A prose may also be difficult to read when it has unnecessary nominalisations. Nominalisation is the process of making a noun from a verb or an adjective. Since nominalisation is a noun, it does not carry the same weight to the prose like an action word. Prose that contains a subject and a nominalisation lacks the element of a good story. Consider the following examples:

1. Our lack of knowledge about local conditions precluded determination of committee action effectiveness in fund allocation to those areas in greatest need of assistance.

2. Because we know nothing about the local conditions, we could not determine how effectively the committee had allocated funds to areas that need the most assistance.

Readers will find (2) clearer than (1). Not only (2) relies on fewer nominalisations than (1), it also uses more verbs that express actions. (2) also tells the readers a story. There are clear subjects (we, committee) and the actions know, determine and allocate. This creates a clear story in (2) and makes it more interesting than (1). 

Good writing is cohesive

Cohesive prose means that the separate sentences that form the prose flow into a single, unified whole. Williams and Colomb (1990) illustrate the principle of cohesion:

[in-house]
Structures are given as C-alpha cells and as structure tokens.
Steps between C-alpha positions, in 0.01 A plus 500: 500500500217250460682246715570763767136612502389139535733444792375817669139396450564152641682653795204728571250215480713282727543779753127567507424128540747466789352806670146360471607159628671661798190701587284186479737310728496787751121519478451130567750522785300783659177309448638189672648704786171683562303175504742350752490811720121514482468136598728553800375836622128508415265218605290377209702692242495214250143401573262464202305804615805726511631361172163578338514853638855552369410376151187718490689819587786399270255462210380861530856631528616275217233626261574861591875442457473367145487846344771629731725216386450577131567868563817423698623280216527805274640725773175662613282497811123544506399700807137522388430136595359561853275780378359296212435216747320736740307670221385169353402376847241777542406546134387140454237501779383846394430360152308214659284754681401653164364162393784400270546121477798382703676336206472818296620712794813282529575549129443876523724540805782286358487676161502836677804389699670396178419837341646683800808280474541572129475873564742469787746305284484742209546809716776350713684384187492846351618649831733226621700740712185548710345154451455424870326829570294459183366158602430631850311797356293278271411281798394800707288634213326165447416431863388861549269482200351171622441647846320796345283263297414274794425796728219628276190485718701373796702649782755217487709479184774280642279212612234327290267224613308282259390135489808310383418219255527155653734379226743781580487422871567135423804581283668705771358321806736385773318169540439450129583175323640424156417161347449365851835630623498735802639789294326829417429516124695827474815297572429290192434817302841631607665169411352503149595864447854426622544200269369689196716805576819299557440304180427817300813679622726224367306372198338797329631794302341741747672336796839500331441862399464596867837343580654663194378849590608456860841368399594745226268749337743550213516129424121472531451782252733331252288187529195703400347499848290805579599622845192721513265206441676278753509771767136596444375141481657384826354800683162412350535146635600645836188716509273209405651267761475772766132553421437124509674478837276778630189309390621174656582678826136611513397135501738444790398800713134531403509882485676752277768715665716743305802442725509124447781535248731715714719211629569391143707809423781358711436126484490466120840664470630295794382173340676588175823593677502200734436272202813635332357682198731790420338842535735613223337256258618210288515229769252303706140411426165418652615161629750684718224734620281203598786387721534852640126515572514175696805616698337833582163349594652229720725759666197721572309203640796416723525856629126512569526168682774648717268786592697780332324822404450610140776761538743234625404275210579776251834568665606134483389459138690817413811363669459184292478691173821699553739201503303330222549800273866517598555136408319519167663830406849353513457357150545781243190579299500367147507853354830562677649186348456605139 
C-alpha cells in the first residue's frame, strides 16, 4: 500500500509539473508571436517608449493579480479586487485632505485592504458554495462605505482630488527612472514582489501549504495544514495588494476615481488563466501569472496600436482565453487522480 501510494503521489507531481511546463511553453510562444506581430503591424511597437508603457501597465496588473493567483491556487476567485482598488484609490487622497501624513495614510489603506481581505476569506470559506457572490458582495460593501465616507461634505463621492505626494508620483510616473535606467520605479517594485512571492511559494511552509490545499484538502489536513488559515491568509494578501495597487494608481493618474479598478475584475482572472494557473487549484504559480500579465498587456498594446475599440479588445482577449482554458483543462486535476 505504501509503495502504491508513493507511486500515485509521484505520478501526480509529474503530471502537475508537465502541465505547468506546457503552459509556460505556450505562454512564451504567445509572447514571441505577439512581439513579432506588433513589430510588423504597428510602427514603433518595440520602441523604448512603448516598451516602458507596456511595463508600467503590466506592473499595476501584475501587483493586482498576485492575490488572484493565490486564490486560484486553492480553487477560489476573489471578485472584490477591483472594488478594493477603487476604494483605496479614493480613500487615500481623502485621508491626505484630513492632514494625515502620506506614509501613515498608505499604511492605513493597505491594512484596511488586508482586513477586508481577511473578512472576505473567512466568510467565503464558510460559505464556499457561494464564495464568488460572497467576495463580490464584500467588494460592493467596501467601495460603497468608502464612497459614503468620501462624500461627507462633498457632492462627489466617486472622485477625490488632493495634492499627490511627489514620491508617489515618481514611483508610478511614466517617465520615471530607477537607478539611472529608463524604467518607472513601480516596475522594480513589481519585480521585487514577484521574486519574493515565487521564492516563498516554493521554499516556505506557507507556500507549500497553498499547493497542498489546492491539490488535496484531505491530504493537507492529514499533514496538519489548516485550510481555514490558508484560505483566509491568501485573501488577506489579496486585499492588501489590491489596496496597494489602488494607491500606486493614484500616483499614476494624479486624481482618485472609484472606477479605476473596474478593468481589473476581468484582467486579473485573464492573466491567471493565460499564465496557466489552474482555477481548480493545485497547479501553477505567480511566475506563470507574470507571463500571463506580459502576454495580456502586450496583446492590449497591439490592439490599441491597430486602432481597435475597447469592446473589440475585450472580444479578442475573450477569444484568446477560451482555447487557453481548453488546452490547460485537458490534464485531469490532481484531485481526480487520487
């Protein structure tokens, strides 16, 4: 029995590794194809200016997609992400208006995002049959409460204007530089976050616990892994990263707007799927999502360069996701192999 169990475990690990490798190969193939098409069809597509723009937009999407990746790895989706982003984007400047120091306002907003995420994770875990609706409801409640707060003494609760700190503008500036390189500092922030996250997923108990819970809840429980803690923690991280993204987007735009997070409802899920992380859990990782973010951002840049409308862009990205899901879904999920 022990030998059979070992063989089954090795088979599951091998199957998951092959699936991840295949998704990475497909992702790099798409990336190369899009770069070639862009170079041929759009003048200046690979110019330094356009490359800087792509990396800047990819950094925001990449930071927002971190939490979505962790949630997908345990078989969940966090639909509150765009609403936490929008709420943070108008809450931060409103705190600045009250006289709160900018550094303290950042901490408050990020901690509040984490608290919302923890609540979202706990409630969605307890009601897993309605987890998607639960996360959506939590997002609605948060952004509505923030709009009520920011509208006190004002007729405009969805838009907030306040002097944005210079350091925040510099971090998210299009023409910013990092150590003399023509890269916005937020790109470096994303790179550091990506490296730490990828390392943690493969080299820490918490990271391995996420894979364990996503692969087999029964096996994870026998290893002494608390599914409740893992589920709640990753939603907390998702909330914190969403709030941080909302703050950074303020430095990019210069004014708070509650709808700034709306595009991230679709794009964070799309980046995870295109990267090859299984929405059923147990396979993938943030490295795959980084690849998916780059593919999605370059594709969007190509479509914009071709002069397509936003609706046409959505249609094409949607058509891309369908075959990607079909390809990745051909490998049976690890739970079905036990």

“Put at the beginning of a sentence those ideas that you have already mentioned, referred to, or implied, or concepts that you can reasonably assume your reader is already familiar with, and will readily recognize.”

The principle suggests that we focus on one concept at a time. Prose that does this will have a consistent topic string, which will make it feels more focused and cohesive. Prose that breaks this rule, such as an arduously long sentence usually does not focus on one topic. Hence, the reader will struggle to assemble these concepts into a cohesive discourse. Consider the following examples:

1. The hotel is famous. It is one of the most well-known hotels in the country. The latest international dancing competition was held at the hotel. The hotel spent a lot of money to advertise the event. Because the hotel wanted to gain an international reputation. But not many people attended the event.

2. The hotel, which is one of the most well-known hotels in this region, wanted to promote its image around the world by hosting the latest international dancing competition. Although the event was widely advertised, not many people participated in the competition.